Protect consumers from foodborne illness

Protect consumers from foodborne illness
 
The Bakersfield Californian | Wednesday, Aug 05 2009 07:23 PM

Last Updated Wednesday, Aug 05 2009 07:25 PM

For the estimated 12.2 million Californians falling ill yearly from foodborne pathogens, passage of the Food Safety Enhancement Act by the U.S. House of Representatives last week was a long-awaited victory, and a step in the right direction.

The food safety advocacy organization STOP (Safe Tables Our Priority) has been advocating for U.S. Food and Drug Administration reform for more than 15 years. We were joined by thousands of foodborne illness victims and other advocacy groups concerned about the safety of our nation's food supply.

I knew of the dangers of foodborne illness while in Bakersfield during the 1980s when my husband was stationed at a U.S. Public Health clinic. However, it wasn't until 1993 when my first-grade daughter's best friend died in the Jack in the Box E. coli outbreak that I learned how lax safeguards were to protect the public health.

We had just buried Lauren, but still didn't have her cause of death. Then, a few weeks later, the national news reported similar illnesses and deaths in Washington state, but because California didn't have laws requiring reporting of E. coli cases to public health authorities that tainted meat sickened over 500 others and killed three more children.

Since then, STOP victims have been educating policymakers and advocating for stronger food safety measures. Yet, last month, California Congressman Jim Costa at a House Agriculture Committee public hearing said that food safety is "like driving a car" -- just as a person who drives assumes safety risks and consequences, a person preparing food should be responsible for its safety. He said consumers have to cook their food better. Is he really saying that raw California produce and leafy greens are only safe when cooked?

At that hearing was STOP mom Robyn Allgood, who lost her 2 year-old son, Kyle, in 2006 after feeding him E.coli O157:H7-contaminated fresh spinach. Also at the hearing was STOP member Jeff Almer, whose 72-year-old mother, Shirley, survived two bouts of cancer only to succumb to contaminated peanut butter.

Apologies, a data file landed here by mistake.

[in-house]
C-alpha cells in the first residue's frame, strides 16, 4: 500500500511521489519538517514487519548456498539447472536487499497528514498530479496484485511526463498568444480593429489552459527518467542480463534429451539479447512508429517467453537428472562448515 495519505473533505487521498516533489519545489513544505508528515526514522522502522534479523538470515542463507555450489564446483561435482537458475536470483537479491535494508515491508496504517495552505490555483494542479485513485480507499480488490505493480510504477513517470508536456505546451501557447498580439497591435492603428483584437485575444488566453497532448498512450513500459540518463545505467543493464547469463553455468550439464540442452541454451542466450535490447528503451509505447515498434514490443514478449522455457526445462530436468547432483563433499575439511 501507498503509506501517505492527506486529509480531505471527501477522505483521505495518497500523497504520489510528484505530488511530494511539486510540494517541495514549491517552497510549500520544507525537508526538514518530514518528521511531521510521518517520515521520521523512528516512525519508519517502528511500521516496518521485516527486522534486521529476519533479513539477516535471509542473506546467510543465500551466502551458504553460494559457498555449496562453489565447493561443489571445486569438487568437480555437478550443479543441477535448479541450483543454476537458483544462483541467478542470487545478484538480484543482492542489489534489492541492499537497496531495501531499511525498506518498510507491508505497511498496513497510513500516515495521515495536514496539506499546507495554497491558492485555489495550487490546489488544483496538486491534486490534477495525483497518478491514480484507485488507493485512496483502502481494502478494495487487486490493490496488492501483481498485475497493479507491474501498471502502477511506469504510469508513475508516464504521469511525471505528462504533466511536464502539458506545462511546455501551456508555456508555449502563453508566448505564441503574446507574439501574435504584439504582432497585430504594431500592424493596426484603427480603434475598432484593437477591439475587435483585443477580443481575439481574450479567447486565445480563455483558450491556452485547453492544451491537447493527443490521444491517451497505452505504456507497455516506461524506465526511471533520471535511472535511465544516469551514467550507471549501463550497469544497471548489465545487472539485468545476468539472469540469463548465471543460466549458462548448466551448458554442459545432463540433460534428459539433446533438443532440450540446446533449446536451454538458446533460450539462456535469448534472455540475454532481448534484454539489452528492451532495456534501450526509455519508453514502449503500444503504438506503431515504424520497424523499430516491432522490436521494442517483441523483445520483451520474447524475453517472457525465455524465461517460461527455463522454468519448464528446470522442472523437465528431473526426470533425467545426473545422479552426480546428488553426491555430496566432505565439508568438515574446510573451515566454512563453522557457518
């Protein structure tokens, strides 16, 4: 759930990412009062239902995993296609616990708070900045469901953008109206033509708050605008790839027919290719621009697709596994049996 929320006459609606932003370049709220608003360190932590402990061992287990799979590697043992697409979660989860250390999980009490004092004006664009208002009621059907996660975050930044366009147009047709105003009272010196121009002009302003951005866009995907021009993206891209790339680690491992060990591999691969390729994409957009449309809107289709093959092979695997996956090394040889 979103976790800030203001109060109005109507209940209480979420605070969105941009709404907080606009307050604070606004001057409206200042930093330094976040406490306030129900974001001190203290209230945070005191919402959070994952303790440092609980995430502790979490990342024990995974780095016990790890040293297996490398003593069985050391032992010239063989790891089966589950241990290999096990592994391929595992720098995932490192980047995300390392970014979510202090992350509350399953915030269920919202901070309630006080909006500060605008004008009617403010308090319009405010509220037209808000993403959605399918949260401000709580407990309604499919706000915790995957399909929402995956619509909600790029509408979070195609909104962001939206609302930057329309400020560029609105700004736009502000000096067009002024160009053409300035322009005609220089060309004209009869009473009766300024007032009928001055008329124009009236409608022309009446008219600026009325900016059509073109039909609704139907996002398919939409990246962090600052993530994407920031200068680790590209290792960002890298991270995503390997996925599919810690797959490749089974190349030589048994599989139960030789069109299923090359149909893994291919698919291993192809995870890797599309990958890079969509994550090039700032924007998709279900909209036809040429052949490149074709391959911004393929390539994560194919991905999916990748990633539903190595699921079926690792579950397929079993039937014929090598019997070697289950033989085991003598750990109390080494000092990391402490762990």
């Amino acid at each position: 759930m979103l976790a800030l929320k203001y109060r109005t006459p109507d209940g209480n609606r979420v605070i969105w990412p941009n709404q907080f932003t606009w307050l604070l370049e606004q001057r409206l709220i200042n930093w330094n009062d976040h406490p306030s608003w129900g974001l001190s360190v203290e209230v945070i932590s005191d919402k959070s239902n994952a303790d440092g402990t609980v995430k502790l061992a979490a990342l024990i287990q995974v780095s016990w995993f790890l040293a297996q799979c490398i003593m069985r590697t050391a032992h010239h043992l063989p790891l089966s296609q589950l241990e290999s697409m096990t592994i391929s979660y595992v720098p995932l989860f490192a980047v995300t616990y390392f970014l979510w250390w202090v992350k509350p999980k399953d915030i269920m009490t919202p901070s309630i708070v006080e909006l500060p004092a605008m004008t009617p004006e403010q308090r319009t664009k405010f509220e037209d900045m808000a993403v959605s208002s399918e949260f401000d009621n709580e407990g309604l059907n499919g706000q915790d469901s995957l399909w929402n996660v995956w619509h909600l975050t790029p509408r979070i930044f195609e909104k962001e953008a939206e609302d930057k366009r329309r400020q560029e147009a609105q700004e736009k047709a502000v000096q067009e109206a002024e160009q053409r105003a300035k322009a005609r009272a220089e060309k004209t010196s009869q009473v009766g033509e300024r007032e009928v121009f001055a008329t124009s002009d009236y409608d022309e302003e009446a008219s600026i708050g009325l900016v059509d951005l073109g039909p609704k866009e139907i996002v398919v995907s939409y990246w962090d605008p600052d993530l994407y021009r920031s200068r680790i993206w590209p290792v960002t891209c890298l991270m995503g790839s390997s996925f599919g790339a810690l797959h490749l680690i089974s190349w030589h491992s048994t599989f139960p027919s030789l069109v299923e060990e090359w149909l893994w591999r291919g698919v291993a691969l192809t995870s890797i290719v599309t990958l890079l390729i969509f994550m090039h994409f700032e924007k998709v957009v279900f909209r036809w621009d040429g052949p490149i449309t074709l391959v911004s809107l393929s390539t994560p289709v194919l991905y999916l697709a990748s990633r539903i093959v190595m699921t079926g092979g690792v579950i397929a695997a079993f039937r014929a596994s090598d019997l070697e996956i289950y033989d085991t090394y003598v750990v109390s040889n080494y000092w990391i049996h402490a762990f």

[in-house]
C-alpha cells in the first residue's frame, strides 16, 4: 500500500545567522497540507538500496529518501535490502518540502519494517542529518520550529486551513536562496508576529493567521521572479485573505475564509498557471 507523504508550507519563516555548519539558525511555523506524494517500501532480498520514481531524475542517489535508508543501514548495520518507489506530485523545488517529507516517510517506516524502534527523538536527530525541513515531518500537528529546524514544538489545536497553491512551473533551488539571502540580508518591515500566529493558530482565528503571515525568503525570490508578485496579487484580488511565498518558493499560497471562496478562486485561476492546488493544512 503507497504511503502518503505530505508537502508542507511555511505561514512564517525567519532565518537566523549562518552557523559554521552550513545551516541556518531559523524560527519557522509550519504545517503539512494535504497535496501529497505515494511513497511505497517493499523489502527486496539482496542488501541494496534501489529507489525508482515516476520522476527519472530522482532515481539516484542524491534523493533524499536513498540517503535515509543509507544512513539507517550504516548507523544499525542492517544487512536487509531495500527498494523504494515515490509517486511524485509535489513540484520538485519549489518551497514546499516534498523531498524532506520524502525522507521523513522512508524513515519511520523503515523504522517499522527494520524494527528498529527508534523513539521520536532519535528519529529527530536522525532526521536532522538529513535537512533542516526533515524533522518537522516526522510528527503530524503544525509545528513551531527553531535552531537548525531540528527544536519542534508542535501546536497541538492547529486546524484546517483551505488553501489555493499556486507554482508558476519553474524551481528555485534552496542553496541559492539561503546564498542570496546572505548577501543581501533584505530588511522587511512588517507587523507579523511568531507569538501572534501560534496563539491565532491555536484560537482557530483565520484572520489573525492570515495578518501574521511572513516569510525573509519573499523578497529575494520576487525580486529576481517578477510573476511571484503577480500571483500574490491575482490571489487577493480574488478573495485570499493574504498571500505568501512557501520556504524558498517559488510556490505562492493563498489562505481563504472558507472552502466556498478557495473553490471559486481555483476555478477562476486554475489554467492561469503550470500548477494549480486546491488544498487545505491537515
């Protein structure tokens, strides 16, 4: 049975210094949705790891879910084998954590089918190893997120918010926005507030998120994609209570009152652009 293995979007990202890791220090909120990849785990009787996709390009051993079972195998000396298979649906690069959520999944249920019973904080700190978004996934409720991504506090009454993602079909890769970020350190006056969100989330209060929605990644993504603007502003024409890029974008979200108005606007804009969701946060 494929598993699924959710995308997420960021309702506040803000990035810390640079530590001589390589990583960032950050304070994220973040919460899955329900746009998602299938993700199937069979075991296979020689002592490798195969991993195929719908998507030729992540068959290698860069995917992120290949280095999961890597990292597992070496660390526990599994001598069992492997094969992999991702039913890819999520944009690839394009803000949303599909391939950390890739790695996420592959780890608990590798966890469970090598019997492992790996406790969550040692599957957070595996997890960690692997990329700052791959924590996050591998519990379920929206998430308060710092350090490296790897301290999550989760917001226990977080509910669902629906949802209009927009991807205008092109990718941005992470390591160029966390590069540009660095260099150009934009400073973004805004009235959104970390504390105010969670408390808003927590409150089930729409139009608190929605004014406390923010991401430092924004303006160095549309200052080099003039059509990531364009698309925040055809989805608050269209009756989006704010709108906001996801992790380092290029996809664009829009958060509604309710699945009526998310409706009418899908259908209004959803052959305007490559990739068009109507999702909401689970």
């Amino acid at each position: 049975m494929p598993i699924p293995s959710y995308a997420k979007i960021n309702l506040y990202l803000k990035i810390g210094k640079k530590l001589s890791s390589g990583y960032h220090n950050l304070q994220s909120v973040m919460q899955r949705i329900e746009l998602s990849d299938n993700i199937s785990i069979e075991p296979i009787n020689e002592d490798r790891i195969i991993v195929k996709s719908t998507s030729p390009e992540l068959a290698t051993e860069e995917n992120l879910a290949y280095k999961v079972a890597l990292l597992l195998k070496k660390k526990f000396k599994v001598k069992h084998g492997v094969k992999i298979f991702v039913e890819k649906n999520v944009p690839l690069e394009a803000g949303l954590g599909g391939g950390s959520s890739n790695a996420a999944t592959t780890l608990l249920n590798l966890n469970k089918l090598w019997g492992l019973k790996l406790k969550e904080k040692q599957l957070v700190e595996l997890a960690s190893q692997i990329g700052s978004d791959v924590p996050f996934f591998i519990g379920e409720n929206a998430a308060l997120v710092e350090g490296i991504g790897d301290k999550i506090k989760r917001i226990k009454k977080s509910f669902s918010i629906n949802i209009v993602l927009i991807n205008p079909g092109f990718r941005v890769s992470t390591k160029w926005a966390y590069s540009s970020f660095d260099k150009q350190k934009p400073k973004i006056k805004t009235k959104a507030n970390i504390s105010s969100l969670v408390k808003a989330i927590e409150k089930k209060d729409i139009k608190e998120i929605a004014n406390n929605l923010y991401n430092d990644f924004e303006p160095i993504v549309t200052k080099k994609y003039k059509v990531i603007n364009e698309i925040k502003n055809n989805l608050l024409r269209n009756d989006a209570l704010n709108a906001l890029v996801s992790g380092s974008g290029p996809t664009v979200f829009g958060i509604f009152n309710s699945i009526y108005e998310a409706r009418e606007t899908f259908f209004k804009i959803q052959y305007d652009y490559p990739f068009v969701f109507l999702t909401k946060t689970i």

At least Rep. Costa, D-Fresno, eventually voted for the Act, unlike Rep. Kevin McCarthy, R-Bakersfield, the chief deputy whip. But even Costa's vote came only after concessions were made to his House Agriculture Committee. It's a shame when food safety becomes a turf war in Congress. We thank Rep. Costa for his vote, but urge him and Rep. McCarthy to become better informed about the need for FDA reform, not only for consumers but for their agricultural constituents. No industry wants or can afford to be implicated in the death or disability of its customers, and that's just what happens during large national outbreaks.

We encourage U.S Senators Barbara Boxer and Diane Feinstein to take the Food Safety Enhancement Act and make it even stronger in the Senate this fall. The Act must ensure frequent inspections based on risk, reporting of positive pathogen tests to the FDA, giving FDA food recall authority, protecting civil penalties for violators, and securing adequate funding to make the reform meaningful. No parents should ever have to watch their child die from tainted hamburger or spinach. No child should ever have to bury a parent prematurely because of contaminated peanut butter.

Donna Rosenbaum is executive director of STOP. A former Bakersfield resident, she has a degree in neurobiology from Northwestern University.

 

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